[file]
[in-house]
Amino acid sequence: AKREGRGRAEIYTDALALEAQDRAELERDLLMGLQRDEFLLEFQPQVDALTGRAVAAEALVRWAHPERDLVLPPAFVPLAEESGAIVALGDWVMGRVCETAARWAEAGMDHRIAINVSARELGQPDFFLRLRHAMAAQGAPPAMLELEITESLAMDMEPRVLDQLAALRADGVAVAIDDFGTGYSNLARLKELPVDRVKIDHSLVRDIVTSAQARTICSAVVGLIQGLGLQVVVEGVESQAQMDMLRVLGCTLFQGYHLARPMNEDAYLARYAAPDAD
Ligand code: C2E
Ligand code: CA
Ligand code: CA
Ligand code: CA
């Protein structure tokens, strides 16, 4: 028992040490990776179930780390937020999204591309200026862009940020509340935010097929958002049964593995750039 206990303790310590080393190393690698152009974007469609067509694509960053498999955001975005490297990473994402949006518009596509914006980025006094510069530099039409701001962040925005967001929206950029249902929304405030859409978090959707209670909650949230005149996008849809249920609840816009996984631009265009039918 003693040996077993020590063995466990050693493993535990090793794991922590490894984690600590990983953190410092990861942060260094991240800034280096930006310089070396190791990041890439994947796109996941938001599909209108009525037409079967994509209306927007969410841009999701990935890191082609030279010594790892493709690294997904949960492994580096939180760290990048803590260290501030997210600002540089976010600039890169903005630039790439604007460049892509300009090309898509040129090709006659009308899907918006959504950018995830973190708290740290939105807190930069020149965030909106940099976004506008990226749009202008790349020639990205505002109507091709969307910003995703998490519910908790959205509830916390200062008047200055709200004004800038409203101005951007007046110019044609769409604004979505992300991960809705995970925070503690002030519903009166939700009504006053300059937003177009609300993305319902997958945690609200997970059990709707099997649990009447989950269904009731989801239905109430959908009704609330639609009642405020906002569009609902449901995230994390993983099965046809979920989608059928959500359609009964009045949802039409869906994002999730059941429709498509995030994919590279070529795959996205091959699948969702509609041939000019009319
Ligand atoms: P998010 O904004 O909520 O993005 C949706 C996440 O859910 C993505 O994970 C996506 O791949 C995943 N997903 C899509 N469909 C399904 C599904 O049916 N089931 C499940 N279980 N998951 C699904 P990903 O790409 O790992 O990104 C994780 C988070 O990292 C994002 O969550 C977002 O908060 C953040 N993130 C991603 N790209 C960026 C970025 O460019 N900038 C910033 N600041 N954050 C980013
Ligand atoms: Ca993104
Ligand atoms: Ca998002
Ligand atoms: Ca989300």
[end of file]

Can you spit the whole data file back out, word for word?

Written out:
[in-house]
Amino acid sequence: AKREGRGRAEIYTDALALEAQDRAELERDLLMGLQRDEFLLEFQPQVDALTGRAVAAEALVRWAHPERDLVLPPAFVPLAEESGAIVALGDWVMGRVCETAARWAEAGMDHRIAINVSARELGQPDFFLRLRHAMAAQGAPPAMLELEITESLAMDMEPRVLDQLAALRADGVAVAIDDFGTGYSNLARLKELPVDRVKIDHSLVRDIVTSAQARTICSAVVGLIQGLGLQVVVEGVESQAQMDMLRVLGCTLFQGYHLARPMNEDAYLARYAAPDAD
Ligand code: C2E
Ligand code: CA
Ligand code: CA
Ligand code: CA
């Protein structure tokens, strides 16, 4: 028992040490990776179930780390937020999204591309200026862009940020509340935010097929958002049964593995750039 206990303790310590080393190393690698152009974007469609067509694509960053498999955001975005490297990473994402949006518009596509914006980025006094510069530099039409701001962040925005967001929206950029249902929304405030859409978090959707209670909650949230005149996008849809249920609840816009996984631009265009039918 003693040996077993020590063995466990050693493993535990090793794991922590490894984690600590990983953190410092990861942060260094991240800034280096930006310089070396190791990041890439994947796109996941938001599909209108009525037409079967994509209306927007969410841009999701990935890191082609030279010594790892493709690294997904949960492994580096939180760290990048803590260290501030997210600002540089976010600039890169903005630039790439604007460049892509300009090309898509040129090709006659009308899907918006959504950018995830973190708290740290939105807190930069020149965030909106940099976004506008990226749009202008790349020639990205505002109507091709969307910003995703998490519910908790959205509830916390200062008047200055709200004004800038409203101005951007007046110019044609769409604004979505992300991960809705995970925070503690002030519903009166939700009504006053300059937003177009609300993305319902997958945690609200997970059990709707099997649990009447989950269904009731989801239905109430959908009704609330639609009642405020906002569009609902449901995230994390993983099965046809979920989608059928959500359609009964009045949802039409869906994002999730059941429709498509995030994919590279070529795959996205091959699948969702509609041939000019009319
Ligand atoms: P998010 O904004 O909520 O993005 C949706 C996440 O859910 C993505 O994970 C996506 O791949 C995943 N997903 C899509 N469909 C399904 C599904 O049916 N089931 C499940 N279980 N998951 C699904 P990903 O790409 O790992 O990104 C994780 C988070 O990292 C994002 O969550 C977002 O908060 C953040 N993130 C991603 N790209 C960026 C970025 O460019 N900038 C910033 N600041 N954050 C980013
Ligand atoms: Ca993104
Ligand atoms: Ca998002
Ligand atoms: Ca989300």